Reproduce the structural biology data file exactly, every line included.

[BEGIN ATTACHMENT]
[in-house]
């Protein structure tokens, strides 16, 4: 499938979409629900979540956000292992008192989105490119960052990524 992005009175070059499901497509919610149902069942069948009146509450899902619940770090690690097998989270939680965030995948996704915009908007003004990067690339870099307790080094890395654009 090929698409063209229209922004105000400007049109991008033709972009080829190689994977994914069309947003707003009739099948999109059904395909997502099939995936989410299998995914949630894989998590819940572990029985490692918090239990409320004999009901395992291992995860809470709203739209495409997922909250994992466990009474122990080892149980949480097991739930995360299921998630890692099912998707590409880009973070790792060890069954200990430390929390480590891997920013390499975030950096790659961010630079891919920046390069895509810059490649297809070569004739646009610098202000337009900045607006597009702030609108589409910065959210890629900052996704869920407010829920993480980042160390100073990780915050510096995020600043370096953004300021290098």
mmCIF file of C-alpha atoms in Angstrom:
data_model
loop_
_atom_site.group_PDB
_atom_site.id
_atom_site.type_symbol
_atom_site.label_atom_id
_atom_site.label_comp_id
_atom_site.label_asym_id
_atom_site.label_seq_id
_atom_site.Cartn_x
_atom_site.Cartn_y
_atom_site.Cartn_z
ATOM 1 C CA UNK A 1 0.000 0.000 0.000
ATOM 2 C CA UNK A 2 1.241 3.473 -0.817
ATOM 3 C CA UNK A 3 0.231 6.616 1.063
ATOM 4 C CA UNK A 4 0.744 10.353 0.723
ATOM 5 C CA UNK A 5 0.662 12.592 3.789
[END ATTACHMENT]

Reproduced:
[in-house]
């Protein structure tokens, strides 16, 4: 499938979409629900979540956000292992008192989105490119960052990524 992005009175070059499901497509919610149902069942069948009146509450899902619940770090690690097998989270939680965030995948996704915009908007003004990067690339870099307790080094890395654009 090929698409063209229209922004105000400007049109991008033709972009080829190689994977994914069309947003707003009739099948999109059904395909997502099939995936989410299998995914949630894989998590819940572990029985490692918090239990409320004999009901395992291992995860809470709203739209495409997922909250994992466990009474122990080892149980949480097991739930995360299921998630890692099912998707590409880009973070790792060890069954200990430390929390480590891997920013390499975030950096790659961010630079891919920046390069895509810059490649297809070569004739646009610098202000337009900045607006597009702030609108589409910065959210890629900052996704869920407010829920993480980042160390100073990780915050510096995020600043370096953004300021290098």
mmCIF file of C-alpha atoms in Angstrom:
data_model
loop_
_atom_site.group_PDB
_atom_site.id
_atom_site.type_symbol
_atom_site.label_atom_id
_atom_site.label_comp_id
_atom_site.label_asym_id
_atom_site.label_seq_id
_atom_site.Cartn_x
_atom_site.Cartn_y
_atom_site.Cartn_z
ATOM 1 C CA UNK A 1 0.000 0.000 0.000
ATOM 2 C CA UNK A 2 1.241 3.473 -0.817
ATOM 3 C CA UNK A 3 0.231 6.616 1.063
ATOM 4 C CA UNK A 4 0.744 10.353 0.723
ATOM 5 C CA UNK A 5 0.662 12.592 3.789